Forget marketing silos, focus on the customer
Find out how to integrate your marketing channels to achieve success.
We all know the internet has changed our behaviour. The internet is the first place we go to research for pretty much anything that we’re looking to purchase, whether that’s for a new bank account or a holiday. A customers’ journey is no longer linear, it’s a very complex place with multiple searches and sources of information to inform any purchase decision both online and offline. That creates an informed consumer.
Throughout that customer journey it’s important to be able to adjust to the latest behaviour your customer is demonstrating and to provide a consistent message throughout every touch point, to achieve the best results.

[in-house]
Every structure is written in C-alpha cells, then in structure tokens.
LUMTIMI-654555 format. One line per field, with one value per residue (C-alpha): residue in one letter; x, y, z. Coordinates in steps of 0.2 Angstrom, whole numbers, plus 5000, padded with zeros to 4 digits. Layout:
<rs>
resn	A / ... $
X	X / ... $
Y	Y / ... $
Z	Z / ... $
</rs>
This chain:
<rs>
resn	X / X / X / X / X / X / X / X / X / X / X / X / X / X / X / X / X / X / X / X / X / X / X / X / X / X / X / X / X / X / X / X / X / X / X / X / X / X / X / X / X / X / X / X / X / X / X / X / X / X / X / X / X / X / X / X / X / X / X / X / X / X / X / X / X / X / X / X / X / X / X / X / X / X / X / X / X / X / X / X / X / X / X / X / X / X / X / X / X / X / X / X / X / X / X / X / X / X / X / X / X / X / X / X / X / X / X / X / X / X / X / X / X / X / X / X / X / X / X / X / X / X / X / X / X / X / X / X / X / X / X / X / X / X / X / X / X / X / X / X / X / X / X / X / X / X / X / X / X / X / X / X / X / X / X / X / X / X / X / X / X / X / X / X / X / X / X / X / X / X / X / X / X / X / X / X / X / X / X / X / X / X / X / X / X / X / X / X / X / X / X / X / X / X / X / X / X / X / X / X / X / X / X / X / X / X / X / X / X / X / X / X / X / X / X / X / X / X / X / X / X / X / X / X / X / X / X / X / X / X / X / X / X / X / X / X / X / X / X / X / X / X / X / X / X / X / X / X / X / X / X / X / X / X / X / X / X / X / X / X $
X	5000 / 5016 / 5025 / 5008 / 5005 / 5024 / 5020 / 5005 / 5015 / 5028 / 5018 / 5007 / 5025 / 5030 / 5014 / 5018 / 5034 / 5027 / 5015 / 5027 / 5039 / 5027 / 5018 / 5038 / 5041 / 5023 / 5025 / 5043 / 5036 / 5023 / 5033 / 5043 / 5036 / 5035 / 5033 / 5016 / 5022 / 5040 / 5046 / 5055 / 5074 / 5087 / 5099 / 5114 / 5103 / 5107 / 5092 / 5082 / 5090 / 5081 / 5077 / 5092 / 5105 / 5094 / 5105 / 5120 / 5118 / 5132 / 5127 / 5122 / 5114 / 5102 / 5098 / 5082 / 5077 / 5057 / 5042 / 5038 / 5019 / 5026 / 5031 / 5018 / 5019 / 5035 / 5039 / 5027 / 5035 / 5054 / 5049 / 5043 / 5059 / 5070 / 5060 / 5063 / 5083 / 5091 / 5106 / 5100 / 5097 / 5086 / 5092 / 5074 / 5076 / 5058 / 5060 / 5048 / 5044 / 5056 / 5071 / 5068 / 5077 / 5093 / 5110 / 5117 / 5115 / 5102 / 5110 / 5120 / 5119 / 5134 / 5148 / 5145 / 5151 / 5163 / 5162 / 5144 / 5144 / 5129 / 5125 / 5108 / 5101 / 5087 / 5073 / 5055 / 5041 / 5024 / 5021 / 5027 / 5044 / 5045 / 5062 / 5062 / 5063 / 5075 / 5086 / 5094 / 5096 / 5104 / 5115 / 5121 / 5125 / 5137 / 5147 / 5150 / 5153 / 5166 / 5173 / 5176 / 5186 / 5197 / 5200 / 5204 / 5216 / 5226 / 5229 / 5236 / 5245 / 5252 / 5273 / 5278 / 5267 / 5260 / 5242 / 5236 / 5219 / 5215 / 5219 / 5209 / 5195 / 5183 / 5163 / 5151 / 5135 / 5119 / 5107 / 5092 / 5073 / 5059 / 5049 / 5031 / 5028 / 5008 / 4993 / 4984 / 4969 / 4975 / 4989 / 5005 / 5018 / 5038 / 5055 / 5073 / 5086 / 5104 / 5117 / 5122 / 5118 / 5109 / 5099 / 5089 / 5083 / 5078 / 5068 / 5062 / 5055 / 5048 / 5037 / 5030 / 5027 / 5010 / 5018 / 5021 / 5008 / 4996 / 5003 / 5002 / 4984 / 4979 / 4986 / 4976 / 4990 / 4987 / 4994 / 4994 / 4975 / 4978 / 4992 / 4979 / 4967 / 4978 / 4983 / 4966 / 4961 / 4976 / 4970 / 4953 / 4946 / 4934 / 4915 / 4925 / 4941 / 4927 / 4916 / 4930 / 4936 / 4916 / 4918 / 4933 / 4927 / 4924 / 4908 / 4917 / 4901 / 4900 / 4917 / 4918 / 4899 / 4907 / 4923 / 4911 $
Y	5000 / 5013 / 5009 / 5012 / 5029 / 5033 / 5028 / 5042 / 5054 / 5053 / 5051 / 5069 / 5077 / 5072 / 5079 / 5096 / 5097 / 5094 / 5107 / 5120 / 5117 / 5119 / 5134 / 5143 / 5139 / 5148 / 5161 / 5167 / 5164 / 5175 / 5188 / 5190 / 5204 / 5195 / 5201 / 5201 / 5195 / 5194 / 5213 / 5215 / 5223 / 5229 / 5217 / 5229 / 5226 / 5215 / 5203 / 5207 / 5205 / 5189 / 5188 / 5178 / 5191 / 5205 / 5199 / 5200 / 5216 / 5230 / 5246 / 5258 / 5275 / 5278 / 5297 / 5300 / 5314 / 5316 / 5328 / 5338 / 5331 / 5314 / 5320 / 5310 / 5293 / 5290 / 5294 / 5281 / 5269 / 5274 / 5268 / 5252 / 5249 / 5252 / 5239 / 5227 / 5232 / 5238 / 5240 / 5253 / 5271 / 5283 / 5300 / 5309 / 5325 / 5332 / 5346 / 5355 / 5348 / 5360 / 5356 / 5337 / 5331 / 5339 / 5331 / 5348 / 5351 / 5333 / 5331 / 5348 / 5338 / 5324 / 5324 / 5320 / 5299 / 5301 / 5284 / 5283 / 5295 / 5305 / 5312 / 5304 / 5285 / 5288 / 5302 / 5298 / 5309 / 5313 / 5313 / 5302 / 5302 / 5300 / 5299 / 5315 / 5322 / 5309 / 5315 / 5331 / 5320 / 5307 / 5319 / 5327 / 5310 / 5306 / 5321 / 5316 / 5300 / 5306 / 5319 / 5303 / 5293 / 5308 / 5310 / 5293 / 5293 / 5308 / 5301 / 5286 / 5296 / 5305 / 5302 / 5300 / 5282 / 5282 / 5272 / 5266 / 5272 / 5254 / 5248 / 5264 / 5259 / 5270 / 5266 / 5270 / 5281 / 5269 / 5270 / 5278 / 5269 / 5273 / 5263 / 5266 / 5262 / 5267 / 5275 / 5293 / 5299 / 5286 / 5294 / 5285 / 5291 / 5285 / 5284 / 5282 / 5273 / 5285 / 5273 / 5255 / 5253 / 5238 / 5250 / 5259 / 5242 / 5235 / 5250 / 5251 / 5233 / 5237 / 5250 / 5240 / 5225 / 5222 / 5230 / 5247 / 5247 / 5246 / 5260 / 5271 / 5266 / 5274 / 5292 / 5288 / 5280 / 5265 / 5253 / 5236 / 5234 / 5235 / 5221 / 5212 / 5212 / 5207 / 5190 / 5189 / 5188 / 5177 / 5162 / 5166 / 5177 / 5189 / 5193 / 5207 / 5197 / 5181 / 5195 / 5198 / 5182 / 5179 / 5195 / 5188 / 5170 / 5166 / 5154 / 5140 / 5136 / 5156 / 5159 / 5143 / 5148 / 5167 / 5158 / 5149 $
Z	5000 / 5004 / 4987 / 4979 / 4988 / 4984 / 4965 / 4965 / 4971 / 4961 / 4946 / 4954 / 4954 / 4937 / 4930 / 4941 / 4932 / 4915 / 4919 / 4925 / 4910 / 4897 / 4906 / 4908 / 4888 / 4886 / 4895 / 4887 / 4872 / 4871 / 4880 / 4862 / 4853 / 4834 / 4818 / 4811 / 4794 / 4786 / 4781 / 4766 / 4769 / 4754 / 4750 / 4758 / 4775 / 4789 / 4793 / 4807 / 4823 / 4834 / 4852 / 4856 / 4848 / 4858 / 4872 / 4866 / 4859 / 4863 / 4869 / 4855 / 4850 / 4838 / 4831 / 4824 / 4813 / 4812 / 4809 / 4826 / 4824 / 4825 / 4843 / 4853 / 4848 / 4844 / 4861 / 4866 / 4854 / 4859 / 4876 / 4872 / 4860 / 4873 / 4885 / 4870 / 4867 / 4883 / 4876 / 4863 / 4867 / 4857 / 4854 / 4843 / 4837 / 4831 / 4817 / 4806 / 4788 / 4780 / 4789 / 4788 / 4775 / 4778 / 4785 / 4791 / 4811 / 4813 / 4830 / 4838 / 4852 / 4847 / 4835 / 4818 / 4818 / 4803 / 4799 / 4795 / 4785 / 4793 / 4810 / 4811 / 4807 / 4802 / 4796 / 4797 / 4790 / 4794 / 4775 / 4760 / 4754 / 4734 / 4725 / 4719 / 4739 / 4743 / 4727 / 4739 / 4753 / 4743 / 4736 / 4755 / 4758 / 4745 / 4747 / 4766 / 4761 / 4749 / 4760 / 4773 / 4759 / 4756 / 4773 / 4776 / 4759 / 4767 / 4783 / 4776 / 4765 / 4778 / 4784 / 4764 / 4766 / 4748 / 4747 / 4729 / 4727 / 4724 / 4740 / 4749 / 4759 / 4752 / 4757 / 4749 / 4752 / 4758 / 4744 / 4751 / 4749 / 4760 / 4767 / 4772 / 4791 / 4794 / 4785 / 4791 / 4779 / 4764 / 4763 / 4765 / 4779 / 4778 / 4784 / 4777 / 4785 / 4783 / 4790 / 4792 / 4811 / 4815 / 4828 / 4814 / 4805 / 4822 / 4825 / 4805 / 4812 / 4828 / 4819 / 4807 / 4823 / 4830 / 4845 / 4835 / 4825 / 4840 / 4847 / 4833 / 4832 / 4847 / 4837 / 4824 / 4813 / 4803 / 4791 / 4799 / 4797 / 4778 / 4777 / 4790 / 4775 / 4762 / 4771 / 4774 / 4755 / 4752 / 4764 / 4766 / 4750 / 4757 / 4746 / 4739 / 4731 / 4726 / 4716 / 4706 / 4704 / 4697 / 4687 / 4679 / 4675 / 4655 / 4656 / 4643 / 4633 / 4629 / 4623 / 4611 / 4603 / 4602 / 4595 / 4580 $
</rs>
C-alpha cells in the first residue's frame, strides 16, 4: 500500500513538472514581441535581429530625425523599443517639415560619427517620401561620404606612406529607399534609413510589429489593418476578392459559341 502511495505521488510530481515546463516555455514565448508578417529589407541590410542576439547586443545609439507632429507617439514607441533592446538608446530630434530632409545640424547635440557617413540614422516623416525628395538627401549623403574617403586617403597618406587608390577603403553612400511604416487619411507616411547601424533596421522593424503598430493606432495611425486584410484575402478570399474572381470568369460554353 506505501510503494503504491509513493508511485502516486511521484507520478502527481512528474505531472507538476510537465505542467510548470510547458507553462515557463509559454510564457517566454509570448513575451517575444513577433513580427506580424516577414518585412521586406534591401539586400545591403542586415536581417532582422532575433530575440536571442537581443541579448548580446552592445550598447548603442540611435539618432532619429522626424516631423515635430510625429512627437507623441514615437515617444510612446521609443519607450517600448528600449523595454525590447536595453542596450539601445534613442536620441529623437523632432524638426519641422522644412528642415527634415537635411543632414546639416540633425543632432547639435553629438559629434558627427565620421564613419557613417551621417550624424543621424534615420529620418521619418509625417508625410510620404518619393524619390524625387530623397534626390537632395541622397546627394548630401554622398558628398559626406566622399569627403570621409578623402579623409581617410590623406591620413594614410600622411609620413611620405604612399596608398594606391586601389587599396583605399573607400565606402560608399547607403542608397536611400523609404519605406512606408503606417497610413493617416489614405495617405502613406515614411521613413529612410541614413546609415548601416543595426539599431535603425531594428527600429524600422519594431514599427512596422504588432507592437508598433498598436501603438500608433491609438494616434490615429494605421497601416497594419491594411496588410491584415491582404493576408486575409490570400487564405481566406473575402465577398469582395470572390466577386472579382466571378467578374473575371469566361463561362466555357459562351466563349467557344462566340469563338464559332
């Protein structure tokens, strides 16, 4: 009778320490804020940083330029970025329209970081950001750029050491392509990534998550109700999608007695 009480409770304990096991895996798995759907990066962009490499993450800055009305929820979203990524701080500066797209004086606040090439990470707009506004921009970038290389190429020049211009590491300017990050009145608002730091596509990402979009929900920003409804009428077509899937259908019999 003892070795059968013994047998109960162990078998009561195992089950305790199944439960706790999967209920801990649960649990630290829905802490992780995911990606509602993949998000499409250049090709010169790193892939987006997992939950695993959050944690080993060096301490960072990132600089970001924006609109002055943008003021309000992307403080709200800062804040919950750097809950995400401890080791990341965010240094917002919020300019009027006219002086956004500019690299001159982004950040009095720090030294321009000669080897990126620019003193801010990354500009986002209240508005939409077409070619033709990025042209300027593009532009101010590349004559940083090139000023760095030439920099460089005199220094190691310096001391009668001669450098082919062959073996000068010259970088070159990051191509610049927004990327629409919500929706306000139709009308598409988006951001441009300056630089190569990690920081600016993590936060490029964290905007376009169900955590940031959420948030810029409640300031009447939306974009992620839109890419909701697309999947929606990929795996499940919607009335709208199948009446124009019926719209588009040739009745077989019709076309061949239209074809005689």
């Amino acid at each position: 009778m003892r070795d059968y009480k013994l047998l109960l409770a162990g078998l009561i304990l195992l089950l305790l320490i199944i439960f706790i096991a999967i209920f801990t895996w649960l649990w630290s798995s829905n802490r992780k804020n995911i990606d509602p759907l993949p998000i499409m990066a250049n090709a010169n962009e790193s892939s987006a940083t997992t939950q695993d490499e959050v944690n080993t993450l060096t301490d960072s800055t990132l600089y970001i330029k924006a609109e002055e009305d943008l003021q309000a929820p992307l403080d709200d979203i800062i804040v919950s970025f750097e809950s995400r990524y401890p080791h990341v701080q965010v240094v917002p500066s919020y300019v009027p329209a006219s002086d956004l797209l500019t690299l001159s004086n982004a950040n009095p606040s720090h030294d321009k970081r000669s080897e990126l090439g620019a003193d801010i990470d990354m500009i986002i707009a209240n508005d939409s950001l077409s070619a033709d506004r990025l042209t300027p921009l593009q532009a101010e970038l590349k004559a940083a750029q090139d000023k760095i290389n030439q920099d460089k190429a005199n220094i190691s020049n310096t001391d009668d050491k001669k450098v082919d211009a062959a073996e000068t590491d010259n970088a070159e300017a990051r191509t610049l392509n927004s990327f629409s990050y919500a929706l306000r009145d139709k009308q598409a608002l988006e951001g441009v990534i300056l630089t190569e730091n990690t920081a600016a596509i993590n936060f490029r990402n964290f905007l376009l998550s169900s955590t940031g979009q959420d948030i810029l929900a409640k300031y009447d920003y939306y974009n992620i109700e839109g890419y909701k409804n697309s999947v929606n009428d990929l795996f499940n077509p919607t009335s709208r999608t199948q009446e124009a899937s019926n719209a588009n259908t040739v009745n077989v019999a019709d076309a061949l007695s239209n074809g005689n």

But as many marketing teams are still working in silos, with separate content, separate creative, separate ideas and separate plans. When these aren’t shared with the other marketing teams managing the other channels, this becomes a challenge. As a result, this causes a lot of inefficiencies but most importantly a lost opportunity to collaborate.
Your ecommerce team will have insight into customer behaviour on your website, your email colleagues will know which the subject lines that achieve the best open rates and your search team (SEO & PPC) will know the keywords that drive an action (a click). Imagine if that insight was joined together before the individual channel strategies were created. Sharing the subject lines, for example, that achieve the best open rates for specific segments and those that don’t hit the mark with the search team could provide the insight into the content that may increase clicks on their ads.